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The Georgia Institute of Technology

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Date: Jan 24 2012
Major: Electrical Engineering (This Major's Salary over time)
I started undergrad at Georgia Institute of Technology back in 2003 and finished in the winter of 2007. I took classes during two summer semesters as well. Upon graduating I found a good job at a Fortune Global 500 company doing software consulting. I survived the great recession of 2008-2009 without being laid off, and I'm doing quite well with compared to most of my peers at the moment.

Looking back on my 4.5 years at Georgia Tech, I have to say the frustration and bitterness I experienced during that time still affects me to this day. I constantly wonder how my life would have turned out if I had gone somewhere else and had a more pleasant college experience. Despite making some great friends, I still have vivid memories of the misery we went through. It was as if Georgia Tech was a bonding experience for us like people would have bonded through an epic war. We had a common enemy and it was the ridiculous workload and unhelpful professors. Images of students bursting out in tears during tests, people joking about suicide, friends taking Redbull, Monster, and Adderall to help pull multiple all nighters are burned into my memory. I remember one time watching the sun rise up from inside the library after pulling two consecutive all nighters and wondering what the heck I was doing with my life… questioning if this pain and suffering would be worth it one day. The negativity of the atmosphere has sadly made me a more cynical and sardonic person.

Academically, Georgia Tech had the potential to be a great school. The professors definitely knew what they were talking about, but for the most part classes seemed very rushed and if you wanted to understand concepts better, you would need to invest time outside of class to ask them questions. Many times professors would be very busy with research and defer your questions to the TAs. Individual attention was not expected. What helped me the most was working through a lot of problems with my classmates on conference room whiteboards. I feel like my teamwork skills improved drastically during this time.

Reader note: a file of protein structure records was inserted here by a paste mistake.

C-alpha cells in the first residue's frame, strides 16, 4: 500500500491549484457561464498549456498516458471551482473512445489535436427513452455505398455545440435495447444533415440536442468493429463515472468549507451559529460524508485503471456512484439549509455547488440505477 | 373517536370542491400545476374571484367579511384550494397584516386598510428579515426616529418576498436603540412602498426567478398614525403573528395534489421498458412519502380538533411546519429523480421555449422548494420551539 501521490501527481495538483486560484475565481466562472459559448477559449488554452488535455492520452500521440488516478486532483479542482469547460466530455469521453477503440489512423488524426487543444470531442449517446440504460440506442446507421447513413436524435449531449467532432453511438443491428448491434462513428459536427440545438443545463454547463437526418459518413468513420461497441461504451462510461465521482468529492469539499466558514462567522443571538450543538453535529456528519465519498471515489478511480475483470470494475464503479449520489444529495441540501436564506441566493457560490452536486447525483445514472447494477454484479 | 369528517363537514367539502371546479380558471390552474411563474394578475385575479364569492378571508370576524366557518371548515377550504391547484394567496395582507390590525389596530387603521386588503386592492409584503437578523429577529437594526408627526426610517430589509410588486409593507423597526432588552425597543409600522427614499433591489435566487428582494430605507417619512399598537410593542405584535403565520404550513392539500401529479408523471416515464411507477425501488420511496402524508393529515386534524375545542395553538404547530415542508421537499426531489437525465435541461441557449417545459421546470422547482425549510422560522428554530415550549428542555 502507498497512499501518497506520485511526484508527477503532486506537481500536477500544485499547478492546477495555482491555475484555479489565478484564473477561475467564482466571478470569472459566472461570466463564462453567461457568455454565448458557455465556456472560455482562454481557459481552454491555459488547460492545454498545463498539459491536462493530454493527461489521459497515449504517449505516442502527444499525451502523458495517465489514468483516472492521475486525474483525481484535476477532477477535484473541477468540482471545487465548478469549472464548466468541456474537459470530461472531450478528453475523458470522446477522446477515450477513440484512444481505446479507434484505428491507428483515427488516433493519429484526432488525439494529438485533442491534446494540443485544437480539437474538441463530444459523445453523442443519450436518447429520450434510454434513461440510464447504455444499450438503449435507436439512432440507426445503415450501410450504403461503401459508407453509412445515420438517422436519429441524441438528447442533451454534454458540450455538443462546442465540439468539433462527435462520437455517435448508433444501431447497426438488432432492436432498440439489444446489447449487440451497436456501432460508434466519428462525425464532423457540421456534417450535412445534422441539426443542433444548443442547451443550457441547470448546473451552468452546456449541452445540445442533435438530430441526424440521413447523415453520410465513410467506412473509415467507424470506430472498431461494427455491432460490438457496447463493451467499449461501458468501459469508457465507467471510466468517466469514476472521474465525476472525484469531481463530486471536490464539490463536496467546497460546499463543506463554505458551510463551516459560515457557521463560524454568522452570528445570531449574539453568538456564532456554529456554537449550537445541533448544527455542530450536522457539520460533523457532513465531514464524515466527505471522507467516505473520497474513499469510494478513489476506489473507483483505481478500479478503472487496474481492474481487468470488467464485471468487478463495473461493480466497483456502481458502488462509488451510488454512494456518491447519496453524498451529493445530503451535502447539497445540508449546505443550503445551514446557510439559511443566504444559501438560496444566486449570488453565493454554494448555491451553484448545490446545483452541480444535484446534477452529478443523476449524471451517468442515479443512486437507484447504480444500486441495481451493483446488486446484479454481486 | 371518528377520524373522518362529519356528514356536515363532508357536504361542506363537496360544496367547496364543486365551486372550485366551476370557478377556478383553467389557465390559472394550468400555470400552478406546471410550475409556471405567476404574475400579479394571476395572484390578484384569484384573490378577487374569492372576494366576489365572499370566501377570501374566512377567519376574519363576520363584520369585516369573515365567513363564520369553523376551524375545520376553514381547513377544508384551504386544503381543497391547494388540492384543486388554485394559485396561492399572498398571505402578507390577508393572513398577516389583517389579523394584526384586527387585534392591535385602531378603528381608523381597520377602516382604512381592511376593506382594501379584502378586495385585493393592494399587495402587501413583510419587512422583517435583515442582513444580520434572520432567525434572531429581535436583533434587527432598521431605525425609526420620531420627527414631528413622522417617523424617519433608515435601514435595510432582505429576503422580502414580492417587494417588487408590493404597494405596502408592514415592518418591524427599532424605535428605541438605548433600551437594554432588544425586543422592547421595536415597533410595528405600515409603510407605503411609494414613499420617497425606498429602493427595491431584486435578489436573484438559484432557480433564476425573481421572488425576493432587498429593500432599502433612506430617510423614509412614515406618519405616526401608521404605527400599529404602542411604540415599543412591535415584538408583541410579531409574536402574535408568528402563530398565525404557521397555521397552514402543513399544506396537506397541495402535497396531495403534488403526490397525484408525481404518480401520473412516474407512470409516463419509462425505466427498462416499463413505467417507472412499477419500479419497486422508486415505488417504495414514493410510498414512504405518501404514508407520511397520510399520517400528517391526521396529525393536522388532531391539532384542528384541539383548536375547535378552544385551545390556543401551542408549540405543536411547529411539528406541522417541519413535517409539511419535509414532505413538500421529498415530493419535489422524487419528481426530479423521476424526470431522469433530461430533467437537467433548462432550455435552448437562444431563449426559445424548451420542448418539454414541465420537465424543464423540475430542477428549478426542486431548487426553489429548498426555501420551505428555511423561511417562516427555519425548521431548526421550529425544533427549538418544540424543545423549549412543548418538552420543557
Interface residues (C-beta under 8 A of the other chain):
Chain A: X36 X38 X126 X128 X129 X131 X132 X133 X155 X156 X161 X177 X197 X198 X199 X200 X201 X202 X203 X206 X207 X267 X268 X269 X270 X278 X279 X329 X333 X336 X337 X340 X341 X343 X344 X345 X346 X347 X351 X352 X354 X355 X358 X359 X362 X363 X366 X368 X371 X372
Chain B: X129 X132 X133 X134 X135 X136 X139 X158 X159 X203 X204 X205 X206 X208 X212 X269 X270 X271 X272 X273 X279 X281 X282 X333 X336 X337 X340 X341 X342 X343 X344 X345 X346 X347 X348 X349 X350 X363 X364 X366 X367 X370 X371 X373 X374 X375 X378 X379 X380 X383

Socially, GT is not as bad as people make it out to be. There are many interesting people, just as there are many strange and uninteresting ones. The school definitely taught me that associating with certain people helps elevate your mood more than associating with others. You definitely learn to pick your friends here. One thing that helped me get through the tough times was working out at the CRC. The gym facilities were amazing and served as a sanctuary when everything else was going to hell. It was also very difficult to meet girls at Georgia Tech, and I ended up dating girls from other schools in the Atlanta metro region during this time.

After I graduated in December 2007 it was not difficult to find a job. I found a job after living at home for a few months which turned out to be nothing closely related to what I had studied. Instead of doing hardcore electrical engineering, I ended up doing software consulting for engineering software. Fortunately for me this opened up a career path into areas which I could excel and prosper in the growing software/IT industry.

I also ended up relocated to a different part of the country. What I found disappointing was the fact that nobody outside of the south gives GT alumni the recognition you feel you deserve. The school is simply not well known outside the south by the people who matter. When I say people who matter, I'm not talking about technical coworkers. I'm talking about people who matter towards your employment prospects who are mostly managers and HR people.

In conclusion, I had to put up with more hardship than the average person during undergrad and it did not make a huge difference in terms of results. Unless you are serious about being an engineer, and engineering is your passion that you will devote most of your life to, I would advise against going here. I was motivated by wanting an above average salary, and I got what I wanted. However I could have accomplished the same at someplace moderately easier but similarly ranked. A moderately easier school may have also helped me in the search for a graduate program. This is really the next step I am looking to take and I feel like having a sub 3.0 GPA has really hurt my chances of getting into a top tier graduate program. I'm into my late 20s now, and for what it's worth I look back and slightly regret missing out on a more enjoyable while I was 18,19,20, and 21. I have a solid career now, but one thing I cannot have back are those lost years of my life.

I found a job after living at home for a few months which turned out to be nothing closely related to what I had studied.

Well, yes, I can see why living at home would turn out to be nothing like what you studied [snicker], but I get your point.
If finding a decent job is the reason for going to college, then you got what you wanted from your education, right?
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